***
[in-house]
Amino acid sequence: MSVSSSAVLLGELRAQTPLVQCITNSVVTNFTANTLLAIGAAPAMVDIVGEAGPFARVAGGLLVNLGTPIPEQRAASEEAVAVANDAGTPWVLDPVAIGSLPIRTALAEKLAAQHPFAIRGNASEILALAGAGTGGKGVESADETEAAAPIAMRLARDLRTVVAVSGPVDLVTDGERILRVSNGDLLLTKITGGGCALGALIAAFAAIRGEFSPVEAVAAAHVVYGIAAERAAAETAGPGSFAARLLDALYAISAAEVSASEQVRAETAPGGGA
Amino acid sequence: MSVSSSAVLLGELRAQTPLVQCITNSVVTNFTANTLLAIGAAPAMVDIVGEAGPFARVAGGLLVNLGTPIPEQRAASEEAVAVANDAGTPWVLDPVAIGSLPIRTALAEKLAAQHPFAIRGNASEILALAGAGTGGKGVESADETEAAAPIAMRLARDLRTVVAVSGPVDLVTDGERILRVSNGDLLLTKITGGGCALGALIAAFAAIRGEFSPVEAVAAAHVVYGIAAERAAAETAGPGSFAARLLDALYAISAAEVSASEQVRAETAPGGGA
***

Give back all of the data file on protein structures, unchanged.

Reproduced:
[in-house]
Amino acid sequence: MSVSSSAVLLGELRAQTPLVQCITNSVVTNFTANTLLAIGAAPAMVDIVGEAGPFARVAGGLLVNLGTPIPEQRAASEEAVAVANDAGTPWVLDPVAIGSLPIRTALAEKLAAQHPFAIRGNASEILALAGAGTGGKGVESADETEAAAPIAMRLARDLRTVVAVSGPVDLVTDGERILRVSNGDLLLTKITGGGCALGALIAAFAAIRGEFSPVEAVAAAHVVYGIAAERAAAETAGPGSFAARLLDALYAISAAEVSASEQVRAETAPGGGA
Amino acid sequence: MSVSSSAVLLGELRAQTPLVQCITNSVVTNFTANTLLAIGAAPAMVDIVGEAGPFARVAGGLLVNLGTPIPEQRAASEEAVAVANDAGTPWVLDPVAIGSLPIRTALAEKLAAQHPFAIRGNASEILALAGAGTGGKGVESADETEAAAPIAMRLARDLRTVVAVSGPVDLVTDGERILRVSNGDLLLTKITGGGCALGALIAAFAAIRGEFSPVEAVAAAHVVYGIAAERAAAETAGPGSFAARLLDALYAISAAEVSASEQVRAETAPGGGA